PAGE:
ANALYSIS OF THE SOUTH AFRICAN POLICE CRIME STATS FOR Q1 2021

The South African Police Service published the latest crime stats for Q1, 2021.

The immediate question that springs to mind is, “How much under-reporting is really happening?” This is because every conceivable platform used by the ‘common man’ to gauge crime trends, such as security WhatsApp, Signal or Telegram groups established by industry role-players, crime prevention forums, residential areas and their private security vendors; clearly indicate a significant uptick in crime. Both in frequency and brazenness, if that is even a word.

But our Minister of police, Bheki Cele reported an overall decline of 8.5% in contact crimes. Those crimes include assault, sexual offences, common assault and robbery, and only two types of contact crime showing an increase. These were murder and attempted murder (8.4% and 8.7% increases, respectively.)

The recent murder of Richard’s Bay mining boss Nico Swart (his vehicle was hit by 23 bullets) is indicative of a growing concern within both the mining sector as well as the Kwa- Zulu Natal province, which recorded a 17% increase in their murder rate. The Eastern Cape is even higher: murder there is up by 21.5%!

  • “Over two thousand incidents of Assault GBH took place at either a bar, a night club, a tavern or a shebeen. This doesn’t exclude alcohol being present in parks, beaches and other places of entertainment,” said the minister. NGOs are reporting some scary stories of gender-based violence (GBV) and domestic abuse. A sample of 6 893 of the rape incidents revealed that 4130 of them occurred at either the home of the victim or that of the alleged rapist.

SA crime stats: Q3 2020 vs Q4 2020

Q3 vs Q4 Oct – Dec 2020 Jan – Mar 2021 Change
Contact Crimes 171 764 137 314 -20.1%
Contact-related Crimes 30 989 25 582 -17.4%
Property-related Crimes 99 034 91 223 -7.9%
Other Serious Crimes 97 931 93 801 -4.2%
Total public reported 399 718 347 920 -13.0%
Crime detected as a result of police action 59 800 50 034 -16.3%
Total 459 518 397 954 -13.4%

SA crime stats: Q4 2019 vs Q4 2020

2019 vs 2020 Jan – Mar 2020 Jan – Mar 2021 Change
Contact Crimes 150 132 137 314 -8.5%
Contact-related Crimes 26 959 25 582 -5.1%
Property-related Crimes 115 214 91 223 -20.8%
Other Serious Crimes 104 161 93 801 -9.9%
Total public reported 396 466 347 920 -12.2%
Crime detected as a result of police action 68 658 50 034 -27.1%
Total 465 124 397 954 -14.4%

 

  • Contact crimes include murder, attempted murder and sexual offences, as well as common assault and robbery;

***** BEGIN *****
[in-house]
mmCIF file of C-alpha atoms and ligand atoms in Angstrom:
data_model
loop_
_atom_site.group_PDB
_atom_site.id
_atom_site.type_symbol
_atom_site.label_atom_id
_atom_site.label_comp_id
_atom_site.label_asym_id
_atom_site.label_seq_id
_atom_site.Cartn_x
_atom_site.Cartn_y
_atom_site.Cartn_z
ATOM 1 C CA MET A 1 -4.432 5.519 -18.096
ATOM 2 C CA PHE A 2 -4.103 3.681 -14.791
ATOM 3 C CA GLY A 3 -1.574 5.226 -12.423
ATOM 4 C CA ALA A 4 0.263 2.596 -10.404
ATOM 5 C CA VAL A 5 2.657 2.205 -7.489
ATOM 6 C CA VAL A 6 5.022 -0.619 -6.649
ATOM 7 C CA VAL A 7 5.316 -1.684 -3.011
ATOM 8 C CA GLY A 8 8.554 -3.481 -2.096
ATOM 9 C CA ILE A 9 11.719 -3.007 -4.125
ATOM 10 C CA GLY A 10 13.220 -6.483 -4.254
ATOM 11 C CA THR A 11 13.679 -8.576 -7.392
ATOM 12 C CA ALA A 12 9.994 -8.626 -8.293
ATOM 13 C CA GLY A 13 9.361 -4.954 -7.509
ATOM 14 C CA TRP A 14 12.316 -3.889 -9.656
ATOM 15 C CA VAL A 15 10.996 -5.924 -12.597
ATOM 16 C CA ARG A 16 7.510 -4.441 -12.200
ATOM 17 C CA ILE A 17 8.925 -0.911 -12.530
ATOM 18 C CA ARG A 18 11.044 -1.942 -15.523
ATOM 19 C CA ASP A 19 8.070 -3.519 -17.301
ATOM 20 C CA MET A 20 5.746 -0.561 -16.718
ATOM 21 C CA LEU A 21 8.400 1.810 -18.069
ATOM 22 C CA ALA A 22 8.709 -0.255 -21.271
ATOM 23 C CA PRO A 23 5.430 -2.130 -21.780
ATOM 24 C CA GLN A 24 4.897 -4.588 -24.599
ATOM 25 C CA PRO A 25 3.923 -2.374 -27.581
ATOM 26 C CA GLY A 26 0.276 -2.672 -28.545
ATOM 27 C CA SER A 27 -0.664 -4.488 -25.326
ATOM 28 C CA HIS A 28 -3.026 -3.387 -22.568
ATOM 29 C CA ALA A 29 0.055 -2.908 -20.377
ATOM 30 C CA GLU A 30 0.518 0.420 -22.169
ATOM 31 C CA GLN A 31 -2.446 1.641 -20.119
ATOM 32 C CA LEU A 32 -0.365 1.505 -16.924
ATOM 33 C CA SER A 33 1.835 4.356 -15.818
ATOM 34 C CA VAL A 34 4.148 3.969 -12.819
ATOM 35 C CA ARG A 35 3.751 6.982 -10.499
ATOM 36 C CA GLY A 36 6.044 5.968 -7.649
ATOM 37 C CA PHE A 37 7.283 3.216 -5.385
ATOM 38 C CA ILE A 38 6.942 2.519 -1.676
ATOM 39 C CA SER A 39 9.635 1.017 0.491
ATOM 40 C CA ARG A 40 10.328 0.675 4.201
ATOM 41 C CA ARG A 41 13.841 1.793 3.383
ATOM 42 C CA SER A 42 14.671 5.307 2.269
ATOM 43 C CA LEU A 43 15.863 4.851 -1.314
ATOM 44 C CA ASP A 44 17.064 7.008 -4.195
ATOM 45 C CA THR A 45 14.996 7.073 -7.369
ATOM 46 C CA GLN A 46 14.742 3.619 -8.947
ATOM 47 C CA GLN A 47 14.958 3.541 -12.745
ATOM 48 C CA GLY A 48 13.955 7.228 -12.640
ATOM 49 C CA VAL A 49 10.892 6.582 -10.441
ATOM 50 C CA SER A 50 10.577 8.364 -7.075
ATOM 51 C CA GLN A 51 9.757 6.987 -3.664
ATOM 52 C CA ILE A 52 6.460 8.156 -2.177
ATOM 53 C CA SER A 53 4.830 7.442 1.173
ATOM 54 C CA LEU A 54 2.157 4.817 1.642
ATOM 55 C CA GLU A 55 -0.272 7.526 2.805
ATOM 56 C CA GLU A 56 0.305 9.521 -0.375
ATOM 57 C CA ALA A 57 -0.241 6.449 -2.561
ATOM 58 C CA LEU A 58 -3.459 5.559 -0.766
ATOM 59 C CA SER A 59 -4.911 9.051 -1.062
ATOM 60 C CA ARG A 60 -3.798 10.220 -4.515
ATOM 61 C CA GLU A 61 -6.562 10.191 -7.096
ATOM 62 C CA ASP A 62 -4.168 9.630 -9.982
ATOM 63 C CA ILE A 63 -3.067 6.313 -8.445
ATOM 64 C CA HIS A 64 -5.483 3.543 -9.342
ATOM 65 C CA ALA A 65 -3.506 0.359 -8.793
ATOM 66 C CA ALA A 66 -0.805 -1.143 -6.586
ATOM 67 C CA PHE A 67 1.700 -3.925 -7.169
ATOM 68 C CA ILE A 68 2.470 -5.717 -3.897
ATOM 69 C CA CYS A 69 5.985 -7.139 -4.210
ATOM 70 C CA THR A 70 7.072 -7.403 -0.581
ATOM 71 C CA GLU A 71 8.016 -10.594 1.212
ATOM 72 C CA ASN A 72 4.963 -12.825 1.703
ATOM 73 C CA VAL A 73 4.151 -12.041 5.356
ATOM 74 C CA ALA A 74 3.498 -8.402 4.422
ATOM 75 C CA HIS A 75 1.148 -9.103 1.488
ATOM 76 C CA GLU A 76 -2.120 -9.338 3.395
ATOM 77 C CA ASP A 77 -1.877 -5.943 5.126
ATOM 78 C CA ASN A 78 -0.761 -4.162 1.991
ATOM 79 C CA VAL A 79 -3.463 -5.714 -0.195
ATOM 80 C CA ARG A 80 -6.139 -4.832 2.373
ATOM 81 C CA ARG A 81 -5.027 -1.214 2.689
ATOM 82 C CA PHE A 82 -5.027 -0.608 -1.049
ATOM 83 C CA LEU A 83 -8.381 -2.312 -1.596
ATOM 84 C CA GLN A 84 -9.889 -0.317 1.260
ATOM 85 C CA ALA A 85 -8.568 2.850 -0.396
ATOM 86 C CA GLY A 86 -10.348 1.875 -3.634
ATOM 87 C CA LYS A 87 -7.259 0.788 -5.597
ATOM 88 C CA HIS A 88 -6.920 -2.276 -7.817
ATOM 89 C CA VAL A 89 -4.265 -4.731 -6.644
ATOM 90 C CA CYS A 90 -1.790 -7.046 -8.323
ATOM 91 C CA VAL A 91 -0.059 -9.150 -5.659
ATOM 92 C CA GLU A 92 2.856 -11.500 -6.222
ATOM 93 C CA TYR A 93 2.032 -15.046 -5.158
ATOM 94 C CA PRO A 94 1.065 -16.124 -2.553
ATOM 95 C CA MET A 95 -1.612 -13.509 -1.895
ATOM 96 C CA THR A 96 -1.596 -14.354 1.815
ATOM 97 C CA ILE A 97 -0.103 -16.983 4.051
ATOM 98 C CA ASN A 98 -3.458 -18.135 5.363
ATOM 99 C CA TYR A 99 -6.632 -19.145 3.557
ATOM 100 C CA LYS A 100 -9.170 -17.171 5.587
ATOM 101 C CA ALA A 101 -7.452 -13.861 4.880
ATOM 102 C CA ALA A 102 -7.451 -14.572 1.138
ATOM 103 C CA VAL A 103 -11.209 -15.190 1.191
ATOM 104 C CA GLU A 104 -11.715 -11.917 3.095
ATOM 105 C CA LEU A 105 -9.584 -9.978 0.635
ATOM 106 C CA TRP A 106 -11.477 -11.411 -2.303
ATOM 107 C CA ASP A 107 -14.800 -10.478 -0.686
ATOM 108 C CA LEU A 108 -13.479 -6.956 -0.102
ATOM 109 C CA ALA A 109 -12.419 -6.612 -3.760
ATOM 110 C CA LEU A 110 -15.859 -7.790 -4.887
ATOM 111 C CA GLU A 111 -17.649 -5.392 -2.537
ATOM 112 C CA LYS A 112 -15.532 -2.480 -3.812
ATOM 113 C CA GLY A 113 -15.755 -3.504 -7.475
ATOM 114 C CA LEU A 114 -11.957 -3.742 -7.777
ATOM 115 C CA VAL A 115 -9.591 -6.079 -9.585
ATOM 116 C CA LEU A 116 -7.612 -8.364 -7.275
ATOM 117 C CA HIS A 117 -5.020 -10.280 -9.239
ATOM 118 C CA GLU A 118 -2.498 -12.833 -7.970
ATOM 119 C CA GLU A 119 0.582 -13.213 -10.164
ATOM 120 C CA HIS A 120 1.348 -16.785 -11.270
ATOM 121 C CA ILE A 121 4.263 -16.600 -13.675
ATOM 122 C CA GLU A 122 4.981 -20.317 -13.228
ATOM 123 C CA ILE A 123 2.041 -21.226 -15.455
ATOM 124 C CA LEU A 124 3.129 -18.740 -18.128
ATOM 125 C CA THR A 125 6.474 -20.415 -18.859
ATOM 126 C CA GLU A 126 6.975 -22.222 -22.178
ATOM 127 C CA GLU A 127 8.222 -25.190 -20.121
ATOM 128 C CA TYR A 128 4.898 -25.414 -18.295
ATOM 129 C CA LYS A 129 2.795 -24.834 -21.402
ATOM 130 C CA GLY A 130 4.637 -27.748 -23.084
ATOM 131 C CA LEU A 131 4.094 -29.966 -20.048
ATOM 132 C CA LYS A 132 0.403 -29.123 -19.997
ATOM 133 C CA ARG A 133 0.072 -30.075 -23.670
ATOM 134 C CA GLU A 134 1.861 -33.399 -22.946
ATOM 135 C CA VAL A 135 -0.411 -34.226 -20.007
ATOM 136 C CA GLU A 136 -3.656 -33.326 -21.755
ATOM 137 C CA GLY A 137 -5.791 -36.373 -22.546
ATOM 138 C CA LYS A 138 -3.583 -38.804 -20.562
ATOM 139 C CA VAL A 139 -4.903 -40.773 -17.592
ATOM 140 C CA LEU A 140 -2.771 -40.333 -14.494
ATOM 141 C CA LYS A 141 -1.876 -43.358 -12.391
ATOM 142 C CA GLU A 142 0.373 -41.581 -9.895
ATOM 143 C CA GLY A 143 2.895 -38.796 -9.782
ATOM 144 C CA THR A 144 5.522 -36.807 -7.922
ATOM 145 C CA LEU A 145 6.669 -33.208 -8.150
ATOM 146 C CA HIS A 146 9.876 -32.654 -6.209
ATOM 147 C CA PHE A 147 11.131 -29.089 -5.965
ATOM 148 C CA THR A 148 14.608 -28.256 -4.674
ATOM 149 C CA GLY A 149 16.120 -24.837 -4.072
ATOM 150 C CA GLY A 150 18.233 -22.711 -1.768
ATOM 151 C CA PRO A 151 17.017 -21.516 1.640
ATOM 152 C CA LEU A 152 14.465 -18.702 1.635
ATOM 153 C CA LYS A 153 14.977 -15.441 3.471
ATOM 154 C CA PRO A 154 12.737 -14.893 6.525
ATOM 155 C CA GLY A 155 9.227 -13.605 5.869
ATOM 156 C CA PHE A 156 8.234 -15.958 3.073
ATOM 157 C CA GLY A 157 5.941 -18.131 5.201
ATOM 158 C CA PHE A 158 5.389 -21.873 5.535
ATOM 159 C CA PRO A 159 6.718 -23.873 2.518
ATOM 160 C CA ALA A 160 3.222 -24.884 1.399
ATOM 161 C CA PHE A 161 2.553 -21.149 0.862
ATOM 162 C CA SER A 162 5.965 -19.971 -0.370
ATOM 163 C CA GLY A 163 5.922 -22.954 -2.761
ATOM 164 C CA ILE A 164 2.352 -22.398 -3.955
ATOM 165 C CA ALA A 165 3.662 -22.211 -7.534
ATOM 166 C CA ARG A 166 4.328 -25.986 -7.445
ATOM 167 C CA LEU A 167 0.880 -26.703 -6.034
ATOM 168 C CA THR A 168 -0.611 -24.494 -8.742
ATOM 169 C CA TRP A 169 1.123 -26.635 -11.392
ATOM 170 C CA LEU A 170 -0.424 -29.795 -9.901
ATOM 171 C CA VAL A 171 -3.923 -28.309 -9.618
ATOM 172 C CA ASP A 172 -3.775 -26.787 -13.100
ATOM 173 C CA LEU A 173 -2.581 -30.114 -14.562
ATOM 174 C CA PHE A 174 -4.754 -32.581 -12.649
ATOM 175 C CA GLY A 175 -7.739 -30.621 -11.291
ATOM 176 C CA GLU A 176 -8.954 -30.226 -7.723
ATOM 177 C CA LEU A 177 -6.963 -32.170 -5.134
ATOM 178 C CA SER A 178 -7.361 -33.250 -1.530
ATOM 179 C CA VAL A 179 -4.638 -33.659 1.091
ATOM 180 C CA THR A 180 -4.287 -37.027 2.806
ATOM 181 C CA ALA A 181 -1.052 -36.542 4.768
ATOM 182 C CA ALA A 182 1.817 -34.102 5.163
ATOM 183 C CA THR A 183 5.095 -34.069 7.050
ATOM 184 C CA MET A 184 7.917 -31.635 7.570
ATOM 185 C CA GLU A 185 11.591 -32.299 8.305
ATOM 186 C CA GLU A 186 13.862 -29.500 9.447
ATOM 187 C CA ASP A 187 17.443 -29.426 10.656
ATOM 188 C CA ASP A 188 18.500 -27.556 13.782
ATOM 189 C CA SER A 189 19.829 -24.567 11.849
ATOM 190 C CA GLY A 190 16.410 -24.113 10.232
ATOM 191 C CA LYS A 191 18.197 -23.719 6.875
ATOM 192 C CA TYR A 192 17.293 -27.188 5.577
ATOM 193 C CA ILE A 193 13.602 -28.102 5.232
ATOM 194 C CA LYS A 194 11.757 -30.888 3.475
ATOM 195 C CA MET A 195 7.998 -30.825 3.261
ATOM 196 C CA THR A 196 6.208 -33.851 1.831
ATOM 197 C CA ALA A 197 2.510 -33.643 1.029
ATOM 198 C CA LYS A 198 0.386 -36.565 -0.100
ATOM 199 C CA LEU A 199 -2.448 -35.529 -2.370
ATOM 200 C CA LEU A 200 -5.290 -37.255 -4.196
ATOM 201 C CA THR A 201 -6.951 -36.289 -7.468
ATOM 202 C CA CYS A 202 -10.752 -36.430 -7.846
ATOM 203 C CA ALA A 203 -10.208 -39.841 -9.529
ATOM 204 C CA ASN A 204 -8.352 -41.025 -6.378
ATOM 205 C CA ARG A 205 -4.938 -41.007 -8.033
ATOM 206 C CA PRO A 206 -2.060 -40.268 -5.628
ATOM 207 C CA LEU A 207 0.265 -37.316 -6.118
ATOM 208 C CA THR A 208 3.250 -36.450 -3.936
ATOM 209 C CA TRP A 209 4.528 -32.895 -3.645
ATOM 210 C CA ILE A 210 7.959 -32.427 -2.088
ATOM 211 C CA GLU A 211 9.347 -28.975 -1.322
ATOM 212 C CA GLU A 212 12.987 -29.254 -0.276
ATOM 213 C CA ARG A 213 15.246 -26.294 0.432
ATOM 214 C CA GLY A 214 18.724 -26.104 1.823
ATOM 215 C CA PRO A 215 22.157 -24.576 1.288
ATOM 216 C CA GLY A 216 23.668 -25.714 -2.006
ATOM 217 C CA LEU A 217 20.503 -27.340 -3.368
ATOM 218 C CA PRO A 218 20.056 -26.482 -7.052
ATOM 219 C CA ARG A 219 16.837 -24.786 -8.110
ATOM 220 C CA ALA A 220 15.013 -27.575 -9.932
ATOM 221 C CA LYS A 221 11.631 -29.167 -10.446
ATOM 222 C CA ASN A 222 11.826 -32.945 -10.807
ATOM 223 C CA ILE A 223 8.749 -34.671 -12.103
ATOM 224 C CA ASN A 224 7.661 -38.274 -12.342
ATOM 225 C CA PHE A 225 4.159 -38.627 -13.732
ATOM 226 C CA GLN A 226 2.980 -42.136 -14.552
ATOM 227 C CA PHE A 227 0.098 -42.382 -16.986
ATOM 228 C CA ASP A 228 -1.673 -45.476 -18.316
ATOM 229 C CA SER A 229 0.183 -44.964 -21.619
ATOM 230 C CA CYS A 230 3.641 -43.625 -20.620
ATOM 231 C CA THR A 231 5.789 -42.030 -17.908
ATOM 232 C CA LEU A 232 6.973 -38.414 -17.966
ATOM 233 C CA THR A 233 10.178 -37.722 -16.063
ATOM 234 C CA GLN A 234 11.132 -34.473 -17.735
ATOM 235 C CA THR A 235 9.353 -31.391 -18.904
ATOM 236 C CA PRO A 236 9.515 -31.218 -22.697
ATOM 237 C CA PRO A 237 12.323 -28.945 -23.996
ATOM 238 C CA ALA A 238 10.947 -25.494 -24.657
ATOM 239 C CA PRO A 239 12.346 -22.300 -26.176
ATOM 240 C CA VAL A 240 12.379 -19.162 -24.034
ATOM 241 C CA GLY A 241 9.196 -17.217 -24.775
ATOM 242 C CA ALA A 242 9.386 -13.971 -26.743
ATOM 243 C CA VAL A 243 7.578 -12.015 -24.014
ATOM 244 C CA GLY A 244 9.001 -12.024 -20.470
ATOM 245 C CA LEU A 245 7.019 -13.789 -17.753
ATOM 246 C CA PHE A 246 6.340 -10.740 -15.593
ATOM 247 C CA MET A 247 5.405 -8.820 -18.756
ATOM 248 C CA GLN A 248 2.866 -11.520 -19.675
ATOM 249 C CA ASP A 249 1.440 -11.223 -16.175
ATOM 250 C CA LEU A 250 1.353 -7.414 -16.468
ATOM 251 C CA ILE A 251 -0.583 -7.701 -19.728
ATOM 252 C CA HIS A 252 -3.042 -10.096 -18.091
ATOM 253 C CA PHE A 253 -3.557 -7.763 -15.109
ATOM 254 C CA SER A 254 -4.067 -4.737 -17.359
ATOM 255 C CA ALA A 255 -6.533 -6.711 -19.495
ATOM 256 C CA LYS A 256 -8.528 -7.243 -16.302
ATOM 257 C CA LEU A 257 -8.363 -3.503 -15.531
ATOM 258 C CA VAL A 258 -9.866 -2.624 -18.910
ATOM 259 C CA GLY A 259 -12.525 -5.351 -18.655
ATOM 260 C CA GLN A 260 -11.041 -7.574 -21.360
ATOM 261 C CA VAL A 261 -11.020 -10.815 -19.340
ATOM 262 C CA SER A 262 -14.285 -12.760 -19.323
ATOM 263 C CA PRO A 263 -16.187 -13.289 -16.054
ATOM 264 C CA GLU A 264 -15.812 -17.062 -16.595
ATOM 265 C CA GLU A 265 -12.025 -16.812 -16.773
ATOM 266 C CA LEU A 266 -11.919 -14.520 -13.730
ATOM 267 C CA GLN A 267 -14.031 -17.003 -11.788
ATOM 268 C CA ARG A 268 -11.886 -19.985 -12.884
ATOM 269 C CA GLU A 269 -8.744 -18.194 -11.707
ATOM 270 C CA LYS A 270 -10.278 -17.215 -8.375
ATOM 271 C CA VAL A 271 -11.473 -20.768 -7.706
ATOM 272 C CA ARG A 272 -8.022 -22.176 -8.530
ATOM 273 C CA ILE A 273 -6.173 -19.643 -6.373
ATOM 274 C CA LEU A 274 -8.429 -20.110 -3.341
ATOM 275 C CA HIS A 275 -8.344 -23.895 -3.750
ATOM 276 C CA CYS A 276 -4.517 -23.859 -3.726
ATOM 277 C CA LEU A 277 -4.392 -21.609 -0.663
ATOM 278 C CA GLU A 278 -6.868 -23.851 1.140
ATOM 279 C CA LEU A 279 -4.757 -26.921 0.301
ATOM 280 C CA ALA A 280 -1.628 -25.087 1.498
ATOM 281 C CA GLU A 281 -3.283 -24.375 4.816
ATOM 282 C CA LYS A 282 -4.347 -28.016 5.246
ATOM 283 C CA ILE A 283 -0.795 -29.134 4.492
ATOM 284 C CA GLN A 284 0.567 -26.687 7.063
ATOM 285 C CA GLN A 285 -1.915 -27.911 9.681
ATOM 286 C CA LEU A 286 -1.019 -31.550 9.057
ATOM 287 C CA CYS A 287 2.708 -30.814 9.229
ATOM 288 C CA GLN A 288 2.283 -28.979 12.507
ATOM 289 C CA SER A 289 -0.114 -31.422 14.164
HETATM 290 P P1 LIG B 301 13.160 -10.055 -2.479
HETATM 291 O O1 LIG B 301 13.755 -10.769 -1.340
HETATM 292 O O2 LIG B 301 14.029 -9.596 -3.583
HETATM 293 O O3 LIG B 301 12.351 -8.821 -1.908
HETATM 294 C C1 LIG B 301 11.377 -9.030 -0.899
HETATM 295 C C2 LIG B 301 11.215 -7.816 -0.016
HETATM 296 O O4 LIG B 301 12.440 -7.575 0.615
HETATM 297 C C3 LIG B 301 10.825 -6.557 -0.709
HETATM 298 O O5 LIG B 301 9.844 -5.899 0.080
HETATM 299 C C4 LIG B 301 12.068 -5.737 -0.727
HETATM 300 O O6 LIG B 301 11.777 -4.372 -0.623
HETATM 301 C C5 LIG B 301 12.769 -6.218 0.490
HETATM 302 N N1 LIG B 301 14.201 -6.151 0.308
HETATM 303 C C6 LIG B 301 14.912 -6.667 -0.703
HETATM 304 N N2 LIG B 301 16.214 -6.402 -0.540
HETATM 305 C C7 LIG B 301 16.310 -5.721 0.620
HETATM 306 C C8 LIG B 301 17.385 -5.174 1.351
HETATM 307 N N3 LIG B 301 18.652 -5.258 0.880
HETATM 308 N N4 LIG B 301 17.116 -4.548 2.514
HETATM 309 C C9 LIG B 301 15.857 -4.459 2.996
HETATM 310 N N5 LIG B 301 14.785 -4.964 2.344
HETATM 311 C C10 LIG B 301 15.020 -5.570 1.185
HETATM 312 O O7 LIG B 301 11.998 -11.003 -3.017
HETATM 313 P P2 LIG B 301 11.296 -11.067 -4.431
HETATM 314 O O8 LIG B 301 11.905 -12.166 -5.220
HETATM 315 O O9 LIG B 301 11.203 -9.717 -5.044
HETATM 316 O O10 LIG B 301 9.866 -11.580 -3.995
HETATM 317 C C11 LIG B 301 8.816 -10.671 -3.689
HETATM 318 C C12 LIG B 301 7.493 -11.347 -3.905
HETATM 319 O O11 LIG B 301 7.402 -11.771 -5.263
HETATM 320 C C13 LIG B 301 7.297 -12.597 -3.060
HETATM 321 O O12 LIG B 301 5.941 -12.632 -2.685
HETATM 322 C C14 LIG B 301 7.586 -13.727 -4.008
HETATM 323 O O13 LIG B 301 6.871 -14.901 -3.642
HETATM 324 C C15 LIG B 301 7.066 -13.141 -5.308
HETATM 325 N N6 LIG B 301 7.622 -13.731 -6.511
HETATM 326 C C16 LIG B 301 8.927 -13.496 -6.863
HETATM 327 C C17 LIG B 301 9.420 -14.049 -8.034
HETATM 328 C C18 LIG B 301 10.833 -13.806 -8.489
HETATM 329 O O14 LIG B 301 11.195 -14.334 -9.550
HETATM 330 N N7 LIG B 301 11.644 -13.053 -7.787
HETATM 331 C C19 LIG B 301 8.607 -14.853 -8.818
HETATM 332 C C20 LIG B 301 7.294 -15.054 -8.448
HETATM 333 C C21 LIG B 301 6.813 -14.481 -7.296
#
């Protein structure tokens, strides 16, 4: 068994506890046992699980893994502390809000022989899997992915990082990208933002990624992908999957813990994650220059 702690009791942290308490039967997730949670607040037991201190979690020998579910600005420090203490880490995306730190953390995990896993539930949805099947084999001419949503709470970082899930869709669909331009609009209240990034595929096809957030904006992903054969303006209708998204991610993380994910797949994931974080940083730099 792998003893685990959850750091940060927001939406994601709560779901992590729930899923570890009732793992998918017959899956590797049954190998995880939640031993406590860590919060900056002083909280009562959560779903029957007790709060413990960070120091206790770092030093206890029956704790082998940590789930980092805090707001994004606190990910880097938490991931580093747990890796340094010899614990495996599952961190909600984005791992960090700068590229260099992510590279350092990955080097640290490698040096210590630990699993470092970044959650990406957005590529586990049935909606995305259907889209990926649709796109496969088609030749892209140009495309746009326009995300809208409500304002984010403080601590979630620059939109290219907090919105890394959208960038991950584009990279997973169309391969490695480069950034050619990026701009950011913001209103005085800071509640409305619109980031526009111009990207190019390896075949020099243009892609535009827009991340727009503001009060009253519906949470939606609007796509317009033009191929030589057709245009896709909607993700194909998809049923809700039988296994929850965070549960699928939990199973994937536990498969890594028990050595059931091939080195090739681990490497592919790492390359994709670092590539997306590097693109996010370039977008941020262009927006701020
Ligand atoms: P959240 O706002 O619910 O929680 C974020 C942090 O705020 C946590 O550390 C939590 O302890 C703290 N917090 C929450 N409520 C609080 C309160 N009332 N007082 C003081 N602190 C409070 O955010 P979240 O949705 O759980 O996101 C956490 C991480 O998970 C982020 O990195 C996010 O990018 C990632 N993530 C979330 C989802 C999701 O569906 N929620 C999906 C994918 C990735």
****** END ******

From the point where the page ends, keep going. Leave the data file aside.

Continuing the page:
• Contact-related crimes include arson and malicious damage to property;
  • Other serious crimes include commercial crime, shop-lifting and all other types of theft – while aggravated robbery includes hijackings, robbery at residences and cash-in-transit heists and bank robberies;
  • Crimes detected as a result of police action cover crimes discovered by active policing, such as road-blocks and “raids”. Categories covered by this are the illegal possession of firearms, driving under the influence of drugs or alcohol; and the use, possession or trade in illegal drugs.
  • Hijacking: Aggravated robberies such as carjacking increased by almost 5%. Carjacking took place mostly in formal and non-formal residence in the country’s townships followed by suburbs in urban areas.

Biggest increase to biggest decrease in crimes Q4 2020/21

Category Jan – Mar 2020 Jan – Mar 2021 Change
Truck hijacking 284 354 +24.6%
Commercial crime 20 193 22 558 +11.7%
Attempted murder 4 216 4 582 +8.7%
Murder 4 589 4 976 +8.4%
Robbery at residential premises 4 916 5 288 +7.6%
Carjacking 4 303 4 513 +4.9%
Robbery at non-residential premises 4 741 4 872 +2.8%
Bank robbery 0 1 +1 case
Sexual offences discovered as a result of police action 2 377 2 335 -1.8%
Sexual offences 12 627 12 133 -3.9%
Malicious damage to property 26 106 24 850 -4.8%
Robbery with aggravating circumstances 33 404 30 768 -7.9%
Common assault 42 866 38 889 -9.3%
Assault with the intent to inflict grievous bodily harm 40 168 36 417 -9.3%
Robbery of cash in transit 47 42 -10.6%
Stock theft 6 853 6 089 -11.1%
Illegal possession of firearms and ammunition 3 607 3 184 -11.7%
Arson 853 732 -14.2%
All theft not mentioned elsewhere 69 556 59 646 -14.2%
Drug-related crime 43 344 35 932 -17.1%
Theft of motor vehicle or motorcycle 11 163 9 240 -17.2%
Burglary at non-residential premises 18 384 15 215 -17.2%
Shoplifting 14 412 11 597 -19.5%
Burglary at residential premises 51 004 40 568 -20.5%
Common robbery 12 262 9 549 -22.1%
Theft out of or from motor vehicle 27 810 20 111 -27.7%
Driving under the influence of alcohol or drugs 19 330 8 583 -55.6%

What we are seeing in the private security industry is not a decrease but a disturbing increase in the crimes that scare us all.

We question the training received by our hardworking men and women in blue that truly stand in the gap for all of us.  And by that we mean real, intelligence-driven tactical training provided, along with the necessary equipment such as body armour, body cameras and modern policing tools, on a regular basis to those at the sharp-end of the fight against the rising tide of desperation-driven and brazen crime committed even in the bright light of day among our people. “Regular basis” means studying criminal tactics and ‘innovation’ and providing field-proven tactics to our police to defeat those. By the way: 29 police officers were murdered in South Africa in the six months ending in October 2020. Much of that period was during our various levels of lockdown. That is 29 widows or widowers and who knows how many orphans left heartbroken and without their family’s breadwinner.

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